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Tuesday, 4th October 2016
In General Japan News,

Japanese biologist, Yoshinori Ohsumi, wins Nobel Prize for medicine

The first of this year’s Nobel Prizes has been announced with an accolade for a Japanese biologist who has discovered how cell recycling works.

Yoshinori Ohsumi was declared this year’s winner in the field of medicine by Nobel Assembly at the Karolinska Institute in Stockholm yesterday (October 3rd).

He has been honoured due to the ground-breaking work he does on autophagy, which is the process used by cells to recycle their own contents.

The name comes from the Greek for self-eating and by studying it, Ohsumi has seen that after breaking down the contents of a cell, these building blocks can be used elsewhere.

He said that he found out about winning the prize while working in his lab and was very surprised at the news.

The Nobel Committee explained the importance of Ohsumi's discoveries, which have “led to a new paradigm in our understanding of how the cell recycles its content”.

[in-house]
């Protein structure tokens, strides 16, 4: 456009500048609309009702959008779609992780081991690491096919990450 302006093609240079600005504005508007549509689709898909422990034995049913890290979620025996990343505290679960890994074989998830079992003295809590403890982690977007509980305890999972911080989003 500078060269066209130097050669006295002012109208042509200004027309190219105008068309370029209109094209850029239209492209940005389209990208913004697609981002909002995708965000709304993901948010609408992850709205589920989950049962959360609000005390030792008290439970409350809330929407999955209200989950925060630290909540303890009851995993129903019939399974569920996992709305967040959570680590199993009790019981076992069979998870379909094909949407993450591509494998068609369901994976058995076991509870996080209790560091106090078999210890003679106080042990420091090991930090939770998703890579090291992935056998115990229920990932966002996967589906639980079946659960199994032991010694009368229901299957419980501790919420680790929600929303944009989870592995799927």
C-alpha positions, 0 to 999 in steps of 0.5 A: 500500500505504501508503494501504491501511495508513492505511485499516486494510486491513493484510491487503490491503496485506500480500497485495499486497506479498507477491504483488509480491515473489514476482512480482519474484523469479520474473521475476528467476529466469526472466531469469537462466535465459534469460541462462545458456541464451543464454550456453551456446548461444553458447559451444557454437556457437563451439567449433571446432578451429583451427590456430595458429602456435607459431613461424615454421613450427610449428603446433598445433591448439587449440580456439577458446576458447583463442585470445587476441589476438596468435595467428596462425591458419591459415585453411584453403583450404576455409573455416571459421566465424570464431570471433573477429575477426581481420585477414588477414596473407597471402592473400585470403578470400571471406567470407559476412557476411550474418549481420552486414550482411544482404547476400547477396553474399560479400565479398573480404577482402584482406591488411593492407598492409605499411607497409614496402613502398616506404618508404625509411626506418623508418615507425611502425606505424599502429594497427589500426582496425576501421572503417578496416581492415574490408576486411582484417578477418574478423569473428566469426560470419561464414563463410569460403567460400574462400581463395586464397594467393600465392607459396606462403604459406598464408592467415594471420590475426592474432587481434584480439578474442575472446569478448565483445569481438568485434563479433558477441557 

Throughout his career, the cell biologist has studied thousands of strains of yeast until he identified the 15 genes that control the internal recycling process.

It is such an important field, because mutations in these genes can have huge consequences, such as neurodegenerative diseases, the growth of cancerous cells and a developing resistance to anti-cancer drugs.

Juleen Zierath, a biologist and member of the Nobel Committee, told the Daily Mail: “We need autophagy to ward off invading molecules, for example, to deal with very large proteins that might be long-lived, or perhaps defective.

She added: “But we also need autophagy for renewal, in other words, we need autophagy to break down proteins for self-reliance.”

Working as a researcher at the Tokyo Institute of Technology, Professor Ohsumi is the sixth Japanese Nobel laureate in the area of medicine.

This takes Japan’s overall total of Nobel Prizes across all categories to 25 since 1949.
The Nobel Prizes for 2016 will be presented to the winners at a ceremony on December 10th.


Related news stories:
'Japan's Nobel Prize' honours Judi Dench and Anish Kapoor (12th July 2011)
Japanese scientist scoops Nobel Prize (9th October 2008)